The Contradictory And Disingenuous Media Messages About Obesity

I recently noticed some contradictory and, as I see it, dishonest messages in a few BBC articles about weight gain and weight loss.

This first article, from September 2014, makes the by-now boilerplated argument that “fat shaming” doesn’t work.  We should, instead, “be supportive and understanding” to obese people who are unable to lose weight.  The article’s thesis is:

The researchers say this suggests that blaming and shaming people for being overweight is counterproductive.

Instead they say it is better to be supportive and encouraging.

Dr Sarah Jackson, lead study author from the department of epidemiology and public health at UCL, said: “There is no justification for discriminating against people because of their weight.

I don’t agree with the conclusions that the author draws from this premise.  As I see it, it’s a veiled attempt to coddle and comfort people whose lack of self-discipline and willpower are costing our healthcare system uncounted sums annually.

I also believe that the passive acceptance of obesity contributes to a culture of slovenliness, sloth, and laziness.  Obesity in society causes, then, both tangible financial harm, and moral harm.

So I don’t agree with it.  But let’s assume, for the sake of argument, that its thesis is valid.  Let’s suppose that society should be “supportive and encouraging” to fat people, and just cross our fingers and hope they lose weight.

What, then, are we to make of another BBC article that announces contradictory news?  Here is the crux of the argument, according to the author:

The chance of returning to a normal weight after becoming obese is only one in 210 for men and one in 124 for women over a year, research suggests.

For severe obesity, shedding excess weight in a year is even more unlikely, a study of UK health records concluded.

Researchers say current strategies for helping obese patients are failing.

A team from King’s College London is calling for “wider-reaching public health policies” to prevent people becoming obese in the first place.

These conclusions are startling.  Basically, they say that once a person becomes obese, he or she will stay that way.  Only 1 in 210 men will go back to normal.

Only 1 in 124 women will go back to normal.

But the article at least dared to state the obvious:

“The greatest opportunity for fighting the obesity epidemic might be in public health policies to prevent it in the first place at a population level.”

To prevent it in the first place.  Gee, imagine that.  What a revelation.

And how, pray tell, are we to “prevent it in the first place” unless we have a culture that promotes beauty and demotes fatness?

Doesn’t this article, in a roundabout, politically correct way, state what clear-thinking people have been saying all along about this issue:  if you want to stop the obesity epidemic, you need to create a culture and a society where fatness is looked down on. 

So the second article contradicts the first one.  You can’t create a culture that discourages obesity if you are constantly excusing, molly-coddling, and celebrating obesity.  Which is what our culture is doing right now.  The cowardice of our leaders (in this as in so many other things) is obvious.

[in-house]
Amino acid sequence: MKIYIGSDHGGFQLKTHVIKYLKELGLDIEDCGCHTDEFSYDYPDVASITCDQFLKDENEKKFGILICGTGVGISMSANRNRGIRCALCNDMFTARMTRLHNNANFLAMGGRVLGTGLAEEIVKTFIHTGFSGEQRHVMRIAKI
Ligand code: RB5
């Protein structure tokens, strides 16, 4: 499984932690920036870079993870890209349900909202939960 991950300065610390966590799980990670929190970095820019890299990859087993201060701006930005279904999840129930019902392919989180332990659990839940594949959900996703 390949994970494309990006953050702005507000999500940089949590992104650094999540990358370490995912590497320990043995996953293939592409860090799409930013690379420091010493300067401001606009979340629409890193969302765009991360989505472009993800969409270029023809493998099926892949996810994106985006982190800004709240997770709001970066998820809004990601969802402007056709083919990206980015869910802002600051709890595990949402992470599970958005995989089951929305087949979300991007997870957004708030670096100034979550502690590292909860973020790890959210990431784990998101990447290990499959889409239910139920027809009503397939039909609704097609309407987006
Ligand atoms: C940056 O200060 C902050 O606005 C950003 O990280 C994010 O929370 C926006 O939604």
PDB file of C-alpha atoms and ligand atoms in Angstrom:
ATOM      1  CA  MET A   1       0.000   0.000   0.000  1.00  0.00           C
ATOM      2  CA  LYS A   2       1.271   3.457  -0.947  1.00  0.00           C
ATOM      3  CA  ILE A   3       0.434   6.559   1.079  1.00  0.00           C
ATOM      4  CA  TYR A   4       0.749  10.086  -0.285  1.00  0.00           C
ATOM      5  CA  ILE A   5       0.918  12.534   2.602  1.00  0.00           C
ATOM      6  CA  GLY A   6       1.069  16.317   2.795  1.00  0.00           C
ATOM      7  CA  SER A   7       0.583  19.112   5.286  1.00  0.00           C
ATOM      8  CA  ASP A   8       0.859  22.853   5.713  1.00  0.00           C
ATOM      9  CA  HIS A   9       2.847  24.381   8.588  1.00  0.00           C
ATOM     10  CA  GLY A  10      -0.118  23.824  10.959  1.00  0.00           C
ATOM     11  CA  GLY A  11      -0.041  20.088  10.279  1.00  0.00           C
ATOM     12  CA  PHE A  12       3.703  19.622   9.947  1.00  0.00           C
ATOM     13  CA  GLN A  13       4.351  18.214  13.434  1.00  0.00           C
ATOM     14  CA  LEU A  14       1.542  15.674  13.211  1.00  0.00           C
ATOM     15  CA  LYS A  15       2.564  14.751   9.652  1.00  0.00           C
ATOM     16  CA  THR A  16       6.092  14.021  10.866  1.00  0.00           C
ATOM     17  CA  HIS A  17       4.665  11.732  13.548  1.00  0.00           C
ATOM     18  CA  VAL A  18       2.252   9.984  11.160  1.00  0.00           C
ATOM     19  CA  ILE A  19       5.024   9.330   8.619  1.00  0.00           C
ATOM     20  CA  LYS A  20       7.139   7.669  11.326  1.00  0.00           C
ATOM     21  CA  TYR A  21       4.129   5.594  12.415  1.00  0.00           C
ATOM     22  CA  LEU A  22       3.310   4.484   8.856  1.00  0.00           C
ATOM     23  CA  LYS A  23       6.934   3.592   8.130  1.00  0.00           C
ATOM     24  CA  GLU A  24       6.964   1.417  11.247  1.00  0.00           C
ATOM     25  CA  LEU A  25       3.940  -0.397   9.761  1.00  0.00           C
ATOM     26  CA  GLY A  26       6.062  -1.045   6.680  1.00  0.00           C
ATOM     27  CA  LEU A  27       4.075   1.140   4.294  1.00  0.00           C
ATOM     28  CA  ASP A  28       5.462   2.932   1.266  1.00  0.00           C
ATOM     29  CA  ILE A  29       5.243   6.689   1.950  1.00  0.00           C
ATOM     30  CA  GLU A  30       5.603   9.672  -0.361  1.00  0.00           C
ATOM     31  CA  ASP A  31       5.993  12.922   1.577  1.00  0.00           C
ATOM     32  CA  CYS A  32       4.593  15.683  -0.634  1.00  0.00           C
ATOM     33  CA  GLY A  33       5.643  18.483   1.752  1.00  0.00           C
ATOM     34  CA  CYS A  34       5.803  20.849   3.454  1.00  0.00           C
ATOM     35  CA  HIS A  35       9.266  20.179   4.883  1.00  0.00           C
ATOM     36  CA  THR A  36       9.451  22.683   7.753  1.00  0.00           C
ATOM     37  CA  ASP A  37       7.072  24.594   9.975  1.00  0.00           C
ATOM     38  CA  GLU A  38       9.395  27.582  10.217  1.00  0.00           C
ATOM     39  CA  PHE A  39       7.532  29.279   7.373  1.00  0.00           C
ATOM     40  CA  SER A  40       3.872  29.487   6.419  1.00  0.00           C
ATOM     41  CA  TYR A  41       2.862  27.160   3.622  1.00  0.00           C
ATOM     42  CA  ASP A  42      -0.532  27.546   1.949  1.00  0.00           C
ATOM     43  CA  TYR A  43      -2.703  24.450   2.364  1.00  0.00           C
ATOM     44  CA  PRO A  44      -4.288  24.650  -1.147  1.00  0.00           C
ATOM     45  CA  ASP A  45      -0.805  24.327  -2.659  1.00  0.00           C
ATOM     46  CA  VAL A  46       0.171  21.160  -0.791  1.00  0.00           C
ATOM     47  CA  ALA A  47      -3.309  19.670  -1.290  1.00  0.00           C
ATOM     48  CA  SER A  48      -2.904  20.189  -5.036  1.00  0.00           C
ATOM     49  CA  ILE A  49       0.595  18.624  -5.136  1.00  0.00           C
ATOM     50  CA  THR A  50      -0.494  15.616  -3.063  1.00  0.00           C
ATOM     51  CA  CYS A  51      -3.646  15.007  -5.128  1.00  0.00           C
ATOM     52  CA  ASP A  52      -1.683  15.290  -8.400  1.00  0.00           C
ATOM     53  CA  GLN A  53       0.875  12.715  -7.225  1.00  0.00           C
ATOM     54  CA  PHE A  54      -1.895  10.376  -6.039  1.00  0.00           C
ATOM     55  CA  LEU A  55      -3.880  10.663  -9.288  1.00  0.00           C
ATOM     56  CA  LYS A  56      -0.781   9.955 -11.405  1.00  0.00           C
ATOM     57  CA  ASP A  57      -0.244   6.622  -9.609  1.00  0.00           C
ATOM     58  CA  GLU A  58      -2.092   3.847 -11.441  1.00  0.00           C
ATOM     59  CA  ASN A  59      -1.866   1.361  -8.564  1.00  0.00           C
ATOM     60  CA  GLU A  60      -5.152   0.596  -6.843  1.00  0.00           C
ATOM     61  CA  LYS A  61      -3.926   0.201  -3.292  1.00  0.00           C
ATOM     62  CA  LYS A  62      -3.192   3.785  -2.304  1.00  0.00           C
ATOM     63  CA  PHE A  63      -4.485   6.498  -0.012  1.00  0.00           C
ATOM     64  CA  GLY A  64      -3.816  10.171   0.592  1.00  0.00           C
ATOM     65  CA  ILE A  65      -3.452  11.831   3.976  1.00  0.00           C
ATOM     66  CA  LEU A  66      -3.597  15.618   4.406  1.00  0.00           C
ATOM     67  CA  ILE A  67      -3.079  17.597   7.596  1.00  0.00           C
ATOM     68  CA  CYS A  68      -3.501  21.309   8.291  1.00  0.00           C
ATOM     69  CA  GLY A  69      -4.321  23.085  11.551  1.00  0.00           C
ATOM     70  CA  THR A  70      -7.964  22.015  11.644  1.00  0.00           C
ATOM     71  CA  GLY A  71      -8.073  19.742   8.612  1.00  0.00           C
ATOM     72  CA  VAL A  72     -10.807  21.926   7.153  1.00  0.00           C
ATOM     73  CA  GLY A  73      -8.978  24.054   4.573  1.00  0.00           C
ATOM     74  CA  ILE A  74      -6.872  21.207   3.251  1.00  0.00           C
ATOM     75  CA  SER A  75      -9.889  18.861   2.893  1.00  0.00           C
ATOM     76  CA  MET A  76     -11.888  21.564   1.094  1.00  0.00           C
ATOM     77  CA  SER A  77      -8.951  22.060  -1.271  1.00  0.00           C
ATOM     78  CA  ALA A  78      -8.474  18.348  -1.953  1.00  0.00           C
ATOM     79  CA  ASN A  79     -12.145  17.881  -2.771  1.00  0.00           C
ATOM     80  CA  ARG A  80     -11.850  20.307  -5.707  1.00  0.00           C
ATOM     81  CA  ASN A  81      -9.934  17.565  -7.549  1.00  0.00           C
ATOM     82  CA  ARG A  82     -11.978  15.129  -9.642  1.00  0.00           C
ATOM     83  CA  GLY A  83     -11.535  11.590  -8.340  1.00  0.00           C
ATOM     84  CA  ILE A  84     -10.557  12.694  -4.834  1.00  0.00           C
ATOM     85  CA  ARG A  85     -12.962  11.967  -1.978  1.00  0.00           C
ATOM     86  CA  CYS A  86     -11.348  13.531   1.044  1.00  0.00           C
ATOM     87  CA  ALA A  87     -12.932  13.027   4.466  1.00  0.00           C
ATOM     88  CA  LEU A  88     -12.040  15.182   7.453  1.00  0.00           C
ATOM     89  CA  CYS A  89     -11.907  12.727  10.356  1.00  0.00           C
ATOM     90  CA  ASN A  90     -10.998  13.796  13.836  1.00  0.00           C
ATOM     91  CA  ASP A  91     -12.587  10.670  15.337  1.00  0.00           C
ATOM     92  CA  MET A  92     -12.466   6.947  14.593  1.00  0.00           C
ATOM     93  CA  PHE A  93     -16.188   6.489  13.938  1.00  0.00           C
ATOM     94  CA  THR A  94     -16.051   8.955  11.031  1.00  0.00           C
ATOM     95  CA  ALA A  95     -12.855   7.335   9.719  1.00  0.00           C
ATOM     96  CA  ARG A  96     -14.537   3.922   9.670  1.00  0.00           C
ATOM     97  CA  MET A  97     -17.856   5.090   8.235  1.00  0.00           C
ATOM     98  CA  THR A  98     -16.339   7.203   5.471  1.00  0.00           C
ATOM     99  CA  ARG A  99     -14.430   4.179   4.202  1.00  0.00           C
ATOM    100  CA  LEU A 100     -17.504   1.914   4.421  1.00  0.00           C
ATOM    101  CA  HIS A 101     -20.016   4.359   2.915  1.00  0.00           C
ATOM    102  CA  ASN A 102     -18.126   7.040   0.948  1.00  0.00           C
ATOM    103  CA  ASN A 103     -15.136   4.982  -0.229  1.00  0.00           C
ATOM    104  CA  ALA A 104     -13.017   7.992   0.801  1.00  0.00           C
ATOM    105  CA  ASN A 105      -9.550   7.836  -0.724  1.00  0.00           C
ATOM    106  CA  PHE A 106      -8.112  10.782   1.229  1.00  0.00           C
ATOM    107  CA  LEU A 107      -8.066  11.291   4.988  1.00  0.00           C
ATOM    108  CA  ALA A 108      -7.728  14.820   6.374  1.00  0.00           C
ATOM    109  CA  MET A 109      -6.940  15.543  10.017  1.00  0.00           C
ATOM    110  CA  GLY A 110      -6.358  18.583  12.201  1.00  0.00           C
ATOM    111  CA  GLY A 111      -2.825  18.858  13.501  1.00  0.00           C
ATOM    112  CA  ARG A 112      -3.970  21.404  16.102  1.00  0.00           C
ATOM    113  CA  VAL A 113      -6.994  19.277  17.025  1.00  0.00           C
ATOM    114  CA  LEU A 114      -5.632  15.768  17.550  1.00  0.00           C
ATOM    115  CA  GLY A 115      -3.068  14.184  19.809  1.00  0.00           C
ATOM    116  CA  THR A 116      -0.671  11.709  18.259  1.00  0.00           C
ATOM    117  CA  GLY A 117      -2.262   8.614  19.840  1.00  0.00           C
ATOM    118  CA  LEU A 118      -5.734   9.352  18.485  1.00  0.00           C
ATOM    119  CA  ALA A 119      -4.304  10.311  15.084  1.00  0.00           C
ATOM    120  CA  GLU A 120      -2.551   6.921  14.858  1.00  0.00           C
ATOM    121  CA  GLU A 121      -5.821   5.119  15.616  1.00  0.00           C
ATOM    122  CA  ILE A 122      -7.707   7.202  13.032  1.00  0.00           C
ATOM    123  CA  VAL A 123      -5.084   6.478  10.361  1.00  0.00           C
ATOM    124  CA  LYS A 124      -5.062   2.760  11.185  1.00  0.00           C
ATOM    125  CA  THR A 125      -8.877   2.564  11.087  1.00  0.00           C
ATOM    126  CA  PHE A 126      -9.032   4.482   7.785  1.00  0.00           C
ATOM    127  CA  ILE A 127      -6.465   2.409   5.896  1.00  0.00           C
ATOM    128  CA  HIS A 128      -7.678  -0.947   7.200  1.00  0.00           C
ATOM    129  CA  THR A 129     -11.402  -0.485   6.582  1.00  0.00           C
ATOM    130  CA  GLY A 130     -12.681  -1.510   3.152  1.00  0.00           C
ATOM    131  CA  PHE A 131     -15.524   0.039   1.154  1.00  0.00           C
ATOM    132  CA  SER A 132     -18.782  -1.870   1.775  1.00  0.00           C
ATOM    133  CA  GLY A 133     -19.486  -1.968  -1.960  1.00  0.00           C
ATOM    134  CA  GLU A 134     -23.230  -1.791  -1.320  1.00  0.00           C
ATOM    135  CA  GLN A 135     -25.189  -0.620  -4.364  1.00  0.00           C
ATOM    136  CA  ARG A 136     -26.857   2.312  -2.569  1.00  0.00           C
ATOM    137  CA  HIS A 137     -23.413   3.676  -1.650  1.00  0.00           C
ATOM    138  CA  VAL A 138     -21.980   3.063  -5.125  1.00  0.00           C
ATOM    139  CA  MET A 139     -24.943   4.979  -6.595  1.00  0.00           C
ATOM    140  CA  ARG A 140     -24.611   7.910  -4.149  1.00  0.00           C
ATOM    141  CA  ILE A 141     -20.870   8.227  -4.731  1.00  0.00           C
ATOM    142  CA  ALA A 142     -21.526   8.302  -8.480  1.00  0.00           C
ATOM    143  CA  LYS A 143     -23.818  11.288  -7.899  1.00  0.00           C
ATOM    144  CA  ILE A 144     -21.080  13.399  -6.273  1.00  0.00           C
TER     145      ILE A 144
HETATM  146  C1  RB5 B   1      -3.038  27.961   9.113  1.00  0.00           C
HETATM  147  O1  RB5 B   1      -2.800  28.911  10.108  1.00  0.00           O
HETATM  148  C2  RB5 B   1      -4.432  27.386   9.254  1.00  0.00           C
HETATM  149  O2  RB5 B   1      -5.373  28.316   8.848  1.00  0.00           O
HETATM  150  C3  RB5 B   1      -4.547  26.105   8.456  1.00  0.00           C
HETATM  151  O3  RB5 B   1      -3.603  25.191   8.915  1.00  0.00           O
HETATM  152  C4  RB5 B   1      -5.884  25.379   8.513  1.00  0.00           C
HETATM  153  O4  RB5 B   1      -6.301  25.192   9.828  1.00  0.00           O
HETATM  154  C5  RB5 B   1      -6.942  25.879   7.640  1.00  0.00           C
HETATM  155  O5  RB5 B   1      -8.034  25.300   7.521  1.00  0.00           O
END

It must become socially unacceptable, just as smoking is.  I will say that obese people are not the only culprits.  I would even say that they have been conditioned from birth to accept food garbage as normal.  I’m not relieving them of total responsibility, but it is true that they were walked down the road to perdition by some very sinister comrades:  corporations, a government that doesn’t care, a media that doesn’t care.

So how do you create a culture where obesity is frowned on?  Very simple:

Corporations must be shamed and penalized for selling food garbage.

Schools must be shamed and penalized for serving food garbage to children, thus conditioning them to love junk.

The media must be shamed for pandering to and molly-coddling obese people.

That means that we should be promoting the ideals of beauty, strength, and physical fitness in both men and women.

If these polices are pursued with sufficient energy over enough time, they will reap rewards.  The same zeal and enthusiasm with which the media currently promotes degenerate lifestyles, must be directed to the promotion of health and vitality.

The difficulty lies not in knowing what to do.  Everyone knows what needs to be done.  The problem lies in implementing the solutions in spite of all the cowardly screaming and shouting that will be let loose.

The quality of a society can be measured by the quality of its people.

Read More:  Beauty Seeks Beauty, And Ugly Seeks Ugly

 

3 thoughts on “The Contradictory And Disingenuous Media Messages About Obesity

  1. Shaming really does help. When you’re surrounded by people who are fat, and nobody’s telling you that it’s wrong, you just think it’s normal. At my highest weight I was around 315 pounds, or something horrendous like that, and nobody ever said anything about it. It was through reading people on the internet who were giving fat people hell (I remember Bronan the Barbarian specifically, though it was probably Roosh and Heartiste) that I said, “Hey wait, this isn’t okay. Why don’t I do something to try and change it?” Ended up losing literally a hundred pounds.

    Before you can change, you not only need to know that change is possible, you need to know that it’s something you should be doing. There are rare, self-motivated individuals out there who can make the effort to get and stay fit on their own, but for the rest of us, hearing “Hey fatso, put down the fries and go pick up a dumbbell” can have real health benefits.

    Like

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